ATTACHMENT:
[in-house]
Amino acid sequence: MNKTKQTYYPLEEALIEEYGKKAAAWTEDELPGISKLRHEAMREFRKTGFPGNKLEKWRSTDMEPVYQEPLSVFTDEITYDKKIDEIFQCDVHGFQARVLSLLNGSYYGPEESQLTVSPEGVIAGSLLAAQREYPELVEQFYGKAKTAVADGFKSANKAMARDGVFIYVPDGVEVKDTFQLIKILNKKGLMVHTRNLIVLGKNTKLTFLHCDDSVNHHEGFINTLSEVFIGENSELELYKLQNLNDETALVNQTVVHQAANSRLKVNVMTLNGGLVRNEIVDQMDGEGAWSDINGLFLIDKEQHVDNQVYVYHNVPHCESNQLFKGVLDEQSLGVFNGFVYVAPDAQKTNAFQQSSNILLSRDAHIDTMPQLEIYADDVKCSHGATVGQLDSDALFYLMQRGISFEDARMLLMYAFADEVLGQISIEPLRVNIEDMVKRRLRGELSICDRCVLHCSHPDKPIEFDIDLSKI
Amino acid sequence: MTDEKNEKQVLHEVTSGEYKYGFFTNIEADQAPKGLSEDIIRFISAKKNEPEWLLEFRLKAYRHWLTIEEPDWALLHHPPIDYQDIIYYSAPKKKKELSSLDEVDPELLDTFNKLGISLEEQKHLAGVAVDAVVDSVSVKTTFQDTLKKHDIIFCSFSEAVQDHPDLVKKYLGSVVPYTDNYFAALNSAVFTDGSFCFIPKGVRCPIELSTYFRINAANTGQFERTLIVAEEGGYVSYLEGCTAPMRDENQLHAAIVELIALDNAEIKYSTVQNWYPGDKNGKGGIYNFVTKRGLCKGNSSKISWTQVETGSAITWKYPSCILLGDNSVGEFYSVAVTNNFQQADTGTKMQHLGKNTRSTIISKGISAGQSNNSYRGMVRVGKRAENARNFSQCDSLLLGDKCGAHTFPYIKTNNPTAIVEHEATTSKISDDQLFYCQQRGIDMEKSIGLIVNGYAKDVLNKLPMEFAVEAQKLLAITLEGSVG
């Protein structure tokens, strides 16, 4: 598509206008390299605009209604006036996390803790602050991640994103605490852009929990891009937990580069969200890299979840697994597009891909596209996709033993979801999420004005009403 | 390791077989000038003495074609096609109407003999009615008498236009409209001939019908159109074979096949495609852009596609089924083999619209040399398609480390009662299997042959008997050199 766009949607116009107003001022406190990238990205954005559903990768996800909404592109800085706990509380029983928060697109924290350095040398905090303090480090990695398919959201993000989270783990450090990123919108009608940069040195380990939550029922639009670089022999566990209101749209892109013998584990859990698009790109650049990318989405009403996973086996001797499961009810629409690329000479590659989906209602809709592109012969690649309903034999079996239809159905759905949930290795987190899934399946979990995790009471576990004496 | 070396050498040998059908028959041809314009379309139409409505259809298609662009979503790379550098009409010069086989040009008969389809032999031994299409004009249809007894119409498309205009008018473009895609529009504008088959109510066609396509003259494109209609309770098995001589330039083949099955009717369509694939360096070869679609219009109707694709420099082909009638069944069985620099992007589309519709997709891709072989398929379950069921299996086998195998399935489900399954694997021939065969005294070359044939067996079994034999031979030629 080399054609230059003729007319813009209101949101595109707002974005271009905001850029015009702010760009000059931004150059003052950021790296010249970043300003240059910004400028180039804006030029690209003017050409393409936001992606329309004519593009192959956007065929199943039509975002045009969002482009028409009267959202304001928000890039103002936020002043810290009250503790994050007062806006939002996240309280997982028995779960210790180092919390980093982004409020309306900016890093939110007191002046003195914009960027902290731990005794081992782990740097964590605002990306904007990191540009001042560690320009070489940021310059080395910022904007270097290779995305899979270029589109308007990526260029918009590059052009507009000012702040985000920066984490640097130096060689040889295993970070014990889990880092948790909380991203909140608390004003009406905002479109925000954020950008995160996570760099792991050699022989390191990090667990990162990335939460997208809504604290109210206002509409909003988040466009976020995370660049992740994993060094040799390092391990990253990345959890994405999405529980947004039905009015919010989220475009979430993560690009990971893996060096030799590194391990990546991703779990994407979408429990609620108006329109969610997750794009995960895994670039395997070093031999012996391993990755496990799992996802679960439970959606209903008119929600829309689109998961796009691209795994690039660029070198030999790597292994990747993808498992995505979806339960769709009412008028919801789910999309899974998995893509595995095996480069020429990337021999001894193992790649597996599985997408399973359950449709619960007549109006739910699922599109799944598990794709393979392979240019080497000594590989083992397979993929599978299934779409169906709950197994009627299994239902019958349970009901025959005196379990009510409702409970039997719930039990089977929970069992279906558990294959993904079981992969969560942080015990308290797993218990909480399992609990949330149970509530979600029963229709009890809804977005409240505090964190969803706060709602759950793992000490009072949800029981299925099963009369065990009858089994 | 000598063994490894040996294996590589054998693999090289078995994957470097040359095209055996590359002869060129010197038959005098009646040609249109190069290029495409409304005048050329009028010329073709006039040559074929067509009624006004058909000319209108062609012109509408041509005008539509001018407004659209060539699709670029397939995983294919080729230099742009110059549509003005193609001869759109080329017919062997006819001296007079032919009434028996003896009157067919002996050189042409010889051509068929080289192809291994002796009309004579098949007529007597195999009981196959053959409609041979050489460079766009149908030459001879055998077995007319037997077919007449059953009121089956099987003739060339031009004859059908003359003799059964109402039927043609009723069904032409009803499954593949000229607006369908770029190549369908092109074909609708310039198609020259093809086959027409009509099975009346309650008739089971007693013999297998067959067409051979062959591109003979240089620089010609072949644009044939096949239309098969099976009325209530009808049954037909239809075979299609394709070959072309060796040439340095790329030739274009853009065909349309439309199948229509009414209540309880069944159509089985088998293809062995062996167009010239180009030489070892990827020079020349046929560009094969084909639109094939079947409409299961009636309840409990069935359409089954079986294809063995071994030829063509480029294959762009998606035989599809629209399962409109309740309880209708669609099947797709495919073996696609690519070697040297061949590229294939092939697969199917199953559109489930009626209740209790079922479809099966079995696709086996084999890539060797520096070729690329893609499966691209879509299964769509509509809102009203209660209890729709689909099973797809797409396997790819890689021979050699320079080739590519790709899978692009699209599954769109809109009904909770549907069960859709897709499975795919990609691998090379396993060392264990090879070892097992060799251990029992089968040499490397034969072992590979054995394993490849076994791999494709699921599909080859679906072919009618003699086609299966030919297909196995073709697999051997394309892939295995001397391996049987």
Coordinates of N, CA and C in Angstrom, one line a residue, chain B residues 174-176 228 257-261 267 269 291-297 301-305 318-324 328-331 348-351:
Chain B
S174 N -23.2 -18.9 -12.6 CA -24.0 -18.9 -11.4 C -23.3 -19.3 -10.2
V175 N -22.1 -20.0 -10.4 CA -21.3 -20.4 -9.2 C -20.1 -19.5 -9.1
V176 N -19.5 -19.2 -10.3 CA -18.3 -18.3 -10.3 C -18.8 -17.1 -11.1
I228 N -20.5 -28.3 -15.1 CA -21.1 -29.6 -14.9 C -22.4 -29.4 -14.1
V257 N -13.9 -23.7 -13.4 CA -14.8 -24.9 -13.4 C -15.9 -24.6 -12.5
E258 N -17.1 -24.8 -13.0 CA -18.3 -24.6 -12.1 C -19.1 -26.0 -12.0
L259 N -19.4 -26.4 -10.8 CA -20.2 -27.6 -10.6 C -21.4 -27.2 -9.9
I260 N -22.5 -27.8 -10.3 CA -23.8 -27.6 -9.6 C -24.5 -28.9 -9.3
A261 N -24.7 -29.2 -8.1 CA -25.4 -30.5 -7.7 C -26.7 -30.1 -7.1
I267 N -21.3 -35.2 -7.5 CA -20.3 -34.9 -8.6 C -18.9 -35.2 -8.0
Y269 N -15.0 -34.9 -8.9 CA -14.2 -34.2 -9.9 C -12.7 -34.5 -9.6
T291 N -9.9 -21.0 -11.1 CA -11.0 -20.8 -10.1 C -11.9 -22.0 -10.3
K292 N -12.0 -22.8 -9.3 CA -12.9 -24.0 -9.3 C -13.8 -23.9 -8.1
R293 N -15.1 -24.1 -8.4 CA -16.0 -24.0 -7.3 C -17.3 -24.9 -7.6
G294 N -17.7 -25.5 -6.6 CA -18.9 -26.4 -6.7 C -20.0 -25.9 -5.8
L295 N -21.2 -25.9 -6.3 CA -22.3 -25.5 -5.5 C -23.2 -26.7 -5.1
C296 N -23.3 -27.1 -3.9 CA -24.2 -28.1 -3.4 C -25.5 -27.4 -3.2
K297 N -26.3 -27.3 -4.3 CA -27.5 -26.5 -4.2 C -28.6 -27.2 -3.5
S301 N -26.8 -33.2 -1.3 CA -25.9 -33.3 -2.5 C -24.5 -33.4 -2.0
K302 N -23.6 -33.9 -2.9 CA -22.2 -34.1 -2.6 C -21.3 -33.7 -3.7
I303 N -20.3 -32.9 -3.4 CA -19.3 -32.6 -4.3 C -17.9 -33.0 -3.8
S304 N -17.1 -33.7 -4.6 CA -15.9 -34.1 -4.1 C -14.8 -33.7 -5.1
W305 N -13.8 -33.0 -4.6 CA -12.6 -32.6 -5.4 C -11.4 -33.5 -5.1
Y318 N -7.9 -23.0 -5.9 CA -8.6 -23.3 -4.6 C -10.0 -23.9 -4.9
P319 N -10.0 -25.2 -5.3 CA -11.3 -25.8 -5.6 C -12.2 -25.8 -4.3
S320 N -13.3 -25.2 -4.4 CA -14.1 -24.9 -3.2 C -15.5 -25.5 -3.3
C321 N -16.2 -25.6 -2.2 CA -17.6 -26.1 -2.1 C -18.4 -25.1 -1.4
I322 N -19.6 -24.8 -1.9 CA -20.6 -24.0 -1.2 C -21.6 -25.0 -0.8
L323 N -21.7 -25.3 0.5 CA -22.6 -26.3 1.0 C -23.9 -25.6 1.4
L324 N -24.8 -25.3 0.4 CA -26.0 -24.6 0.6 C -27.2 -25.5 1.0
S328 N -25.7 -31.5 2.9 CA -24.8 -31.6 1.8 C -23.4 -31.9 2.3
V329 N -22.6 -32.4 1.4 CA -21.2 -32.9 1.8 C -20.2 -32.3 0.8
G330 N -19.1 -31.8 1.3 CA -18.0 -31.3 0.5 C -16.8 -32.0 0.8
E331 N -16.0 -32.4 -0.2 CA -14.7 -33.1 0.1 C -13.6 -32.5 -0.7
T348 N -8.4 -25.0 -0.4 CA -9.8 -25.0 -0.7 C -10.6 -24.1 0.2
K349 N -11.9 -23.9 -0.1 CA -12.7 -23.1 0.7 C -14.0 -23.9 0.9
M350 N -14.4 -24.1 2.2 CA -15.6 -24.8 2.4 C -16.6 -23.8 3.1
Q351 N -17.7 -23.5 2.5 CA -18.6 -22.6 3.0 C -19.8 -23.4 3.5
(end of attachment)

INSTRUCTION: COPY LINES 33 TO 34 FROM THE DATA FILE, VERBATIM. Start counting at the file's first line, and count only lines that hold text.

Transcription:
C321 N -16.2 -25.6 -2.2 CA -17.6 -26.1 -2.1 C -18.4 -25.1 -1.4
I322 N -19.6 -24.8 -1.9 CA -20.6 -24.0 -1.2 C -21.6 -25.0 -0.8